Behavioral and Brain Sciences 36 (4):429-430 (2013)

Authors
Abstract
Schilbach et al. contrast second-person and third-person approaches to social neuroscience. We discuss relations between second-person and first-person approaches, arguing that they cannot be studied in isolation. Contingency is central for converging first- and second-person approaches. Studies of embodiment show how contingencies scaffold first-person perspective and how the transition from a third- to a second-person perspective fundamentally involves first-person contributions
Keywords No keywords specified (fix it)
Categories (categorize this paper)
DOI 10.1017/s0140525x12001975
Options
Edit this record
Mark as duplicate
Export citation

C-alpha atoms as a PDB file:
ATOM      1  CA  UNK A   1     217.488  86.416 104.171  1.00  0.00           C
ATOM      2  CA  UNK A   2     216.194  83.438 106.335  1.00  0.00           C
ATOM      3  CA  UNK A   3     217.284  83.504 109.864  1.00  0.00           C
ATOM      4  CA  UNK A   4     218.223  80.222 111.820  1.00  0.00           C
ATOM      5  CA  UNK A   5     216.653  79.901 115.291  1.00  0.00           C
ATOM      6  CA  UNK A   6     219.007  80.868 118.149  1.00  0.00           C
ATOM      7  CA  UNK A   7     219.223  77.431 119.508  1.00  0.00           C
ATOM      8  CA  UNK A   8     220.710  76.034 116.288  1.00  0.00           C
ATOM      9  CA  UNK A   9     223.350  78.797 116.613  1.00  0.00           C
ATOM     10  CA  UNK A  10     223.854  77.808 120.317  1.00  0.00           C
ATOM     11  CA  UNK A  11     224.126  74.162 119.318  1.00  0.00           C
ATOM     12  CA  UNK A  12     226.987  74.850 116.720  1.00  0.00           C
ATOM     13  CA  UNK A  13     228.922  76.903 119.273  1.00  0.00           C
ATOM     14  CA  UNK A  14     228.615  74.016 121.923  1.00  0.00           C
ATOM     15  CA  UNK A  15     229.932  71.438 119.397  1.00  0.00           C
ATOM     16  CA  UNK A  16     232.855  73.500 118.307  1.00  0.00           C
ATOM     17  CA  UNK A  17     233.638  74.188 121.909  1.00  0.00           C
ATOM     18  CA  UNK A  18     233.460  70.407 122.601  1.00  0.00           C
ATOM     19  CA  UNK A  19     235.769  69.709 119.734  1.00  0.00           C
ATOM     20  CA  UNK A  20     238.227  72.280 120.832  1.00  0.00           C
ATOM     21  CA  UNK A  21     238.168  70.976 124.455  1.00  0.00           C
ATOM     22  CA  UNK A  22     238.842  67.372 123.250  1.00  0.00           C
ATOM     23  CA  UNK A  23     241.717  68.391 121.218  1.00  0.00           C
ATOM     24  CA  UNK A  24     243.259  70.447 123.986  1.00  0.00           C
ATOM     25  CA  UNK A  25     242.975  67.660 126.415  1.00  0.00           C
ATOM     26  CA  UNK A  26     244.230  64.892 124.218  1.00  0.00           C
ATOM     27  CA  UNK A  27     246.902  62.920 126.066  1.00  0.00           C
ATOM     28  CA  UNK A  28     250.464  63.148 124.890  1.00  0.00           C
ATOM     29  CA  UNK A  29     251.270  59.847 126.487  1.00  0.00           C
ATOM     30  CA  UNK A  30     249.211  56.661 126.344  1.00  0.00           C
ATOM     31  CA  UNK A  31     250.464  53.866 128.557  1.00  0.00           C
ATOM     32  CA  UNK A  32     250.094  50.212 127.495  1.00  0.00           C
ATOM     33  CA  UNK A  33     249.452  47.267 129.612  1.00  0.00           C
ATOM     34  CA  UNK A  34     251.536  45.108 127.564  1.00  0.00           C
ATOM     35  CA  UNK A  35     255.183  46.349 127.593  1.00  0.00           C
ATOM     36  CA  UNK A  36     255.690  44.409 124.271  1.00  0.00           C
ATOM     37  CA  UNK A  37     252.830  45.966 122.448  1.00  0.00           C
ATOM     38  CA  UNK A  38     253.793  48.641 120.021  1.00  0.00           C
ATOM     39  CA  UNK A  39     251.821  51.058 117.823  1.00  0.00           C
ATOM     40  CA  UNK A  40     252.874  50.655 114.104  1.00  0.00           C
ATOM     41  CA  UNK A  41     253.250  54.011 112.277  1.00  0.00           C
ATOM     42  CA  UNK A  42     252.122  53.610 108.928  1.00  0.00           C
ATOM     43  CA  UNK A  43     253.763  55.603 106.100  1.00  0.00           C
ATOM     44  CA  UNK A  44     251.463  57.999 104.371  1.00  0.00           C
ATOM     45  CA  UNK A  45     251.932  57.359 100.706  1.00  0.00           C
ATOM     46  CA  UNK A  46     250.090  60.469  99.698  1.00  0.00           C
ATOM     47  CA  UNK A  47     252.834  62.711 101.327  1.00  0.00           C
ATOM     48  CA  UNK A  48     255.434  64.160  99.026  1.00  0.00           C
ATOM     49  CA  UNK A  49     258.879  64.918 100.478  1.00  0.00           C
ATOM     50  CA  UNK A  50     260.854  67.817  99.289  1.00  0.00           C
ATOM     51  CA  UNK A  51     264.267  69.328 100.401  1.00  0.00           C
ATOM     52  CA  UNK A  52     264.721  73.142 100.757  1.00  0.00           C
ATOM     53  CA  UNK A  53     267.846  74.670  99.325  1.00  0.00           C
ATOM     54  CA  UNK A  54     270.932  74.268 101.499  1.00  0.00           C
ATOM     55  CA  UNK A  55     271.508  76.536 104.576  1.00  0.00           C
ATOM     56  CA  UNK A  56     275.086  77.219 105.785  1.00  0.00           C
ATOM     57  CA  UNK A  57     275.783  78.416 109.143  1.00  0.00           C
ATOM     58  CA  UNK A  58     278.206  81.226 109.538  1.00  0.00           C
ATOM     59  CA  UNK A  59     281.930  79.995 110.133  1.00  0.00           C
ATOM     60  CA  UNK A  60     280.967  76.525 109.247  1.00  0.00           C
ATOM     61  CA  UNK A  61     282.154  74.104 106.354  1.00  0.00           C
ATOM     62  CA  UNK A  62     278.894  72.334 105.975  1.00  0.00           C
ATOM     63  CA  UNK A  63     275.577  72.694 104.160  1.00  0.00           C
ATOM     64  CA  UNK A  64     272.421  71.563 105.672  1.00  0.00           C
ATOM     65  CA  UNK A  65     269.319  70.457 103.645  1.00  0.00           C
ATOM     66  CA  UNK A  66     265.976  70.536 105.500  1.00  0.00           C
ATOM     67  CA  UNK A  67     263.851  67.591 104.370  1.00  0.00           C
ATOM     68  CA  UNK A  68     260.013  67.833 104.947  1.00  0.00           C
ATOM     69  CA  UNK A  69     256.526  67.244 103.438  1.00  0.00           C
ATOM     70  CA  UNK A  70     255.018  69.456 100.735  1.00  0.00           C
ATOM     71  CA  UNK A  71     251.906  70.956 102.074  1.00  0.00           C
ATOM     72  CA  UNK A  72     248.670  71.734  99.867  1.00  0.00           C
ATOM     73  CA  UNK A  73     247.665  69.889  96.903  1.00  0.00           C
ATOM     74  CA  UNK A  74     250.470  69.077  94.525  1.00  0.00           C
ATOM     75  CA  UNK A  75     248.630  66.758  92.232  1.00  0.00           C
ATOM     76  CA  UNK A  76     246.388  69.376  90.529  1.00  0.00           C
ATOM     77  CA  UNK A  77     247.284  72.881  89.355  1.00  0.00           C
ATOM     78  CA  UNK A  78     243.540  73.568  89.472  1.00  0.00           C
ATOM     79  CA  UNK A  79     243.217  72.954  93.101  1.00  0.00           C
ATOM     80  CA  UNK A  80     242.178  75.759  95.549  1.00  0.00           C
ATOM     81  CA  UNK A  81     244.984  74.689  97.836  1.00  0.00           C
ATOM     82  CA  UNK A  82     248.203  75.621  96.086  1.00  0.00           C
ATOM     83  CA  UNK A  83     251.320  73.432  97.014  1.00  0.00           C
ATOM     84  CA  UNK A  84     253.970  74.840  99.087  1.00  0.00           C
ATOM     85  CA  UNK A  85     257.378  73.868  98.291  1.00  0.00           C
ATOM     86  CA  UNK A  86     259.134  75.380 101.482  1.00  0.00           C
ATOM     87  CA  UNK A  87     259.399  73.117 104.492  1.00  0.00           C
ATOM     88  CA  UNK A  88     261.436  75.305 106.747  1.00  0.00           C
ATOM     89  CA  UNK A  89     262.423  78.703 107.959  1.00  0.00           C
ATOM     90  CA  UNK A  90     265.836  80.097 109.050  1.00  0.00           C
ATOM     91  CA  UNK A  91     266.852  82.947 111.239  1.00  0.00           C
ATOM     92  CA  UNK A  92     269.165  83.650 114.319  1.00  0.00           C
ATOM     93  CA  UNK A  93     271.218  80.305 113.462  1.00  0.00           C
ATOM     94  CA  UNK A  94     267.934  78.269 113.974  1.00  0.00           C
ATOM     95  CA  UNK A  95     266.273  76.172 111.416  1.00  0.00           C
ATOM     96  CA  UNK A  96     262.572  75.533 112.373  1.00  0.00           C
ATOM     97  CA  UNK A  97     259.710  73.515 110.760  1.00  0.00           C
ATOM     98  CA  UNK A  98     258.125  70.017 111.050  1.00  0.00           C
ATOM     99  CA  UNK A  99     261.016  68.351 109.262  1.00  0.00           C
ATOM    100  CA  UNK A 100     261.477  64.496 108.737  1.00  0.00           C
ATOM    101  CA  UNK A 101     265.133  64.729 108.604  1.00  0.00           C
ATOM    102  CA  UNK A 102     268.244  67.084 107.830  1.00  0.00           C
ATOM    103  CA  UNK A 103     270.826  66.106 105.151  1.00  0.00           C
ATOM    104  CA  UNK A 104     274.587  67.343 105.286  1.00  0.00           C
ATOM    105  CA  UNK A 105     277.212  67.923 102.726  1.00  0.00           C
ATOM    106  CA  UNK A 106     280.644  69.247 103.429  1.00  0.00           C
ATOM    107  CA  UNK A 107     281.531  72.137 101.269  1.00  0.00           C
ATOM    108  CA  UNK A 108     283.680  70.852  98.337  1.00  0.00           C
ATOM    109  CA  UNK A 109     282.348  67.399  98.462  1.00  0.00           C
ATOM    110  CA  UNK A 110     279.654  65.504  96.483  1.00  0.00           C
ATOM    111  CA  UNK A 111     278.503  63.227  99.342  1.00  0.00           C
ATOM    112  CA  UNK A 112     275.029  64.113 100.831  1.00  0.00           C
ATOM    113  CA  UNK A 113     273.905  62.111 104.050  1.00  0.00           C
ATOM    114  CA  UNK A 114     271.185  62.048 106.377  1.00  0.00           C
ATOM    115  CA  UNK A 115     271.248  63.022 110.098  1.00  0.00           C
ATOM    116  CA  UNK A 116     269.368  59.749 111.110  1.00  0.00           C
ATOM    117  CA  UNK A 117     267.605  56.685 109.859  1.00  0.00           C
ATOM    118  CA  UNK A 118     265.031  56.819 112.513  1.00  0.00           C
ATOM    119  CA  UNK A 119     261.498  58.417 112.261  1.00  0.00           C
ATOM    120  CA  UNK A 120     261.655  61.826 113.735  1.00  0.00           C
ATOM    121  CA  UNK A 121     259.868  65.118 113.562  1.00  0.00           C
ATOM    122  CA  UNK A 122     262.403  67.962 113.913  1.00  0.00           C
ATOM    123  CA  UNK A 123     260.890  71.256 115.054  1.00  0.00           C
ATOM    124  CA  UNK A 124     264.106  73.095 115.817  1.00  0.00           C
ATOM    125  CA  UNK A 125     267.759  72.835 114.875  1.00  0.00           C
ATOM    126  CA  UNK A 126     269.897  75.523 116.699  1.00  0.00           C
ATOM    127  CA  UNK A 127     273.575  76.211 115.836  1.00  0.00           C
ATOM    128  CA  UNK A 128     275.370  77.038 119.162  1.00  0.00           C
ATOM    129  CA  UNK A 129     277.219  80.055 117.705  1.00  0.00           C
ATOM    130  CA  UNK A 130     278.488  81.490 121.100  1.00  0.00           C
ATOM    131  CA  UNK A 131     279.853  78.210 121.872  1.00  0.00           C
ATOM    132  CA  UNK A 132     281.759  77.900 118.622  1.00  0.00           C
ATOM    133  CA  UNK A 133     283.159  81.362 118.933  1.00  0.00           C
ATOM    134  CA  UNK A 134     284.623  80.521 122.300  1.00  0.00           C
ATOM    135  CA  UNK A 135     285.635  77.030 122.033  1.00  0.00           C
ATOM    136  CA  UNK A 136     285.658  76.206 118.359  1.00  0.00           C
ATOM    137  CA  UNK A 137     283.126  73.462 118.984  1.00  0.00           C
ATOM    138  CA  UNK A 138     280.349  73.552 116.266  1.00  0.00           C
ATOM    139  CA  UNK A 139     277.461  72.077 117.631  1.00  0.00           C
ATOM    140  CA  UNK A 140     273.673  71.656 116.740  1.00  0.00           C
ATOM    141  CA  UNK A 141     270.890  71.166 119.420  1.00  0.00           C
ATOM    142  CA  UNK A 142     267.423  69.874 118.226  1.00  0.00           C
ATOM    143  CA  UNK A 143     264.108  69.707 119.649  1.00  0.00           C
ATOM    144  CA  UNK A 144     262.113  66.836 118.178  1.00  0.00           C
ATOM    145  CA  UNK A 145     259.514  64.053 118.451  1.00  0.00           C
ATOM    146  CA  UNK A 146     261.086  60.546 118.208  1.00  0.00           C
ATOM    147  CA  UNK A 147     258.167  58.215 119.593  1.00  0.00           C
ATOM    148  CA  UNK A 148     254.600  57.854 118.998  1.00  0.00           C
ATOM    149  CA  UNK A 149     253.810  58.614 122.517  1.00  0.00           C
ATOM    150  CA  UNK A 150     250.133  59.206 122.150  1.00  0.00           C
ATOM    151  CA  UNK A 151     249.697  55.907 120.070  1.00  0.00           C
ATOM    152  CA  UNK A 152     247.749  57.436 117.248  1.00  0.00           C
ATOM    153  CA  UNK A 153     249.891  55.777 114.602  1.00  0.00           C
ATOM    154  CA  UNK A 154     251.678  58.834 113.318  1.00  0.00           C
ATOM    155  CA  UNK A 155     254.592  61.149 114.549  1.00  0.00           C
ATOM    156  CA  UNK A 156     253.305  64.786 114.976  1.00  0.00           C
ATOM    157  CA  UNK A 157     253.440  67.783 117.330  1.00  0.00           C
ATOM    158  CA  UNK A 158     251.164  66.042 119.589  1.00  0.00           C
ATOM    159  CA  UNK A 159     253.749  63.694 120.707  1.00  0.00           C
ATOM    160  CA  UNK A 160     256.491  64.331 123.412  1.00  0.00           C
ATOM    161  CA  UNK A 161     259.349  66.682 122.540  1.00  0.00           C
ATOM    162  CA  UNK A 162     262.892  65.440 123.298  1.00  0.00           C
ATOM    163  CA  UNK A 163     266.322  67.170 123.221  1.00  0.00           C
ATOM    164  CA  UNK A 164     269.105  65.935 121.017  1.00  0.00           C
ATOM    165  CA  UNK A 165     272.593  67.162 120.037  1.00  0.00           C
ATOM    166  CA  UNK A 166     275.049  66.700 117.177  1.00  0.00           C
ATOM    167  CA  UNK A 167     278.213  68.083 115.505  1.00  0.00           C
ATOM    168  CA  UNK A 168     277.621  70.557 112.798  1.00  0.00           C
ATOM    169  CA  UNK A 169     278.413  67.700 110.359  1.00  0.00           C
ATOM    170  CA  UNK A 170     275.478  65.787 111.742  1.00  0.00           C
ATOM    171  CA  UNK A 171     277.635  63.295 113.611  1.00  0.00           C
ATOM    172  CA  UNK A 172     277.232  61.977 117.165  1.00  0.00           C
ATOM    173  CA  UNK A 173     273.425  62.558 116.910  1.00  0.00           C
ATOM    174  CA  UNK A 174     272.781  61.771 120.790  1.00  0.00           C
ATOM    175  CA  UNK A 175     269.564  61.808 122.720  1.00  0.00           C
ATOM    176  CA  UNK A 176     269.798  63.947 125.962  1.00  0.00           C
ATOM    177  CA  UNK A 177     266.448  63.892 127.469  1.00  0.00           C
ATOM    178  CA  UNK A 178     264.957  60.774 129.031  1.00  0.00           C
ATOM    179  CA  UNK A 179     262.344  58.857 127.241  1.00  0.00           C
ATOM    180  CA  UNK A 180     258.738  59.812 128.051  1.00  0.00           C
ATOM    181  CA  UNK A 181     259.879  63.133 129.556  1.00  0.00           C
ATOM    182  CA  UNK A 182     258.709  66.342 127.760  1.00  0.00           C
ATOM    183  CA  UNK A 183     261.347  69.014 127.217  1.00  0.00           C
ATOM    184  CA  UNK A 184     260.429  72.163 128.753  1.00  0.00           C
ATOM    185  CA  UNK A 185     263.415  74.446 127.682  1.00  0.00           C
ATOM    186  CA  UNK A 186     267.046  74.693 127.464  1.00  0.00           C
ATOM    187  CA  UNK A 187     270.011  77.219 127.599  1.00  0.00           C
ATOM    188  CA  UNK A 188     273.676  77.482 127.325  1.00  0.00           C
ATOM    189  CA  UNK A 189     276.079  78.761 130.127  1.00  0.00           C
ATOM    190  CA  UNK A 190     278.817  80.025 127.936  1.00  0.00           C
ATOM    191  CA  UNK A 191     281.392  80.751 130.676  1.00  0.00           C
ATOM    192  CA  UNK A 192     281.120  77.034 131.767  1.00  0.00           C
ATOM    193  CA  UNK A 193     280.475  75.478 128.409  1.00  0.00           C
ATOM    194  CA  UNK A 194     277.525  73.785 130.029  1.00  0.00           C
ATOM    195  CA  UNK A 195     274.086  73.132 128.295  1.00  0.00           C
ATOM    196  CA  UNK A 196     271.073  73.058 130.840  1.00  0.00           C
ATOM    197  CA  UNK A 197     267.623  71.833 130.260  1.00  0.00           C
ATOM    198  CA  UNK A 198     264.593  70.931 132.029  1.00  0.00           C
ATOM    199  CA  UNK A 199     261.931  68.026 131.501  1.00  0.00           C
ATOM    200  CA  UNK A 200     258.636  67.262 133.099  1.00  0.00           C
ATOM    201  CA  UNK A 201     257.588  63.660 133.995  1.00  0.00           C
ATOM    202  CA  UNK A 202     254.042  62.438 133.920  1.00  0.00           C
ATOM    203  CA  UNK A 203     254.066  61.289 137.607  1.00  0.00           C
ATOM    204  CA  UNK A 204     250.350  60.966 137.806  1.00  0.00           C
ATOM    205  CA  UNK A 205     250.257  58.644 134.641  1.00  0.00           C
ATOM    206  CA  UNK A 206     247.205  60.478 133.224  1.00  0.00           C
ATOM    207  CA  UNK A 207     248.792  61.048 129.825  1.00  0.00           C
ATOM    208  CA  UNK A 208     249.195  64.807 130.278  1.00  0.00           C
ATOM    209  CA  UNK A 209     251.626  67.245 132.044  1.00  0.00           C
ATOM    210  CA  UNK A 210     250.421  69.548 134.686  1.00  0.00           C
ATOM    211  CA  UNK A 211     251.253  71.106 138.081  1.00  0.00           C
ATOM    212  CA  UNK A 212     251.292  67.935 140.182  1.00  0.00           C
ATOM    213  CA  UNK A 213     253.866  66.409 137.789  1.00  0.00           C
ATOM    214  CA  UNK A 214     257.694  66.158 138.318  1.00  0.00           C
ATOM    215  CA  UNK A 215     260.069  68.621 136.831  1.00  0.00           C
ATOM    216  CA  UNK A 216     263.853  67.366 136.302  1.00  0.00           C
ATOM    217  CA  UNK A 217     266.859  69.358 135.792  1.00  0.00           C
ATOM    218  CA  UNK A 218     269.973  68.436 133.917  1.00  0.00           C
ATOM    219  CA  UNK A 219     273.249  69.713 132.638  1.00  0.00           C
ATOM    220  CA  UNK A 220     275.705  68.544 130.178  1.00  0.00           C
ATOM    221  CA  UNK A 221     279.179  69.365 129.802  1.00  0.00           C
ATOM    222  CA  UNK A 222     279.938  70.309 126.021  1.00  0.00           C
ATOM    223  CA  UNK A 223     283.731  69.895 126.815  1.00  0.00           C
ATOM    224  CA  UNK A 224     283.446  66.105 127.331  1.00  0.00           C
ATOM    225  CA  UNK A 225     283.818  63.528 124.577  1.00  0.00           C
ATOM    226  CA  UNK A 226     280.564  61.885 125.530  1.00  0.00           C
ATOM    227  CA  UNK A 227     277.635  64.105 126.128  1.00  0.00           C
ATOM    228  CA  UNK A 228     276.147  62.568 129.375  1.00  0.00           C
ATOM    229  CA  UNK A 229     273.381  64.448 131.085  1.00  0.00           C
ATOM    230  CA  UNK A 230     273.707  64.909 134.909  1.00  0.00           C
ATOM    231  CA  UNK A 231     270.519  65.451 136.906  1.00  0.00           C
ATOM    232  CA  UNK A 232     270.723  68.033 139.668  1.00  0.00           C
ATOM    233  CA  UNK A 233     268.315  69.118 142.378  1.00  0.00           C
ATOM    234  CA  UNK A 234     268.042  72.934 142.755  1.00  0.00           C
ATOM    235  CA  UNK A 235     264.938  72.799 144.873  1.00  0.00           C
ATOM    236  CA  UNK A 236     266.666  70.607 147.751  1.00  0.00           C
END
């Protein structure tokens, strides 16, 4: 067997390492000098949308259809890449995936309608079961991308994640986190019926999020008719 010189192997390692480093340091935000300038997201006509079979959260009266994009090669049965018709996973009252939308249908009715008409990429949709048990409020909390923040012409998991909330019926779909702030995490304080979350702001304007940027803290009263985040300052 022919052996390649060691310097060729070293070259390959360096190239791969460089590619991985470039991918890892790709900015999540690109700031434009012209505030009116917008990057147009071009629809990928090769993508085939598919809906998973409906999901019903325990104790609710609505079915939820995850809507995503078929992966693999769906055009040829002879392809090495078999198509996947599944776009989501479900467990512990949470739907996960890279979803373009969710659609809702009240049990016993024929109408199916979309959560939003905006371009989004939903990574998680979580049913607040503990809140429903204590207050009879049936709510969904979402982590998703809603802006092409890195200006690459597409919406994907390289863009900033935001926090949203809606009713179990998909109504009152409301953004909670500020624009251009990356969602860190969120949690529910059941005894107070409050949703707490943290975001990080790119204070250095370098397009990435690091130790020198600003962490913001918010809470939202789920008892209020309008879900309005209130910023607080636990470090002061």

Find it on Scholar
Request removal from index
Revision history

Download options

PhilArchive copy


Upload a copy of this paper     Check publisher's policy     Papers currently archived: 70,337
Through your library

References found in this work BETA

Add more references

Citations of this work BETA

No citations found.

Add more citations

Similar books and articles

Neuroscience, the Person, and God: An Emergentist Account.Philip Clayton - 1999 - In Zygon. Notre Dame: University Notre Dame Press. pp. 613-652.
The Second-Person Perspective.Michael Pauen - 2012 - Inquiry: An Interdisciplinary Journal of Philosophy 55 (1):33 - 49.
Being a Person and Acting as a Person.Grzegorz Hołub - 2008 - Forum Philosophicum: International Journal for Philosophy 13 (2):267-282.
Personal Perspectives.John J. Drummond - 2007 - Southern Journal of Philosophy 45 (S1):28-44.

Analytics

Added to PP index
2013-12-13

Total views
23 ( #493,065 of 2,507,886 )

Recent downloads (6 months)
1 ( #416,715 of 2,507,886 )

How can I increase my downloads?

Downloads

My notes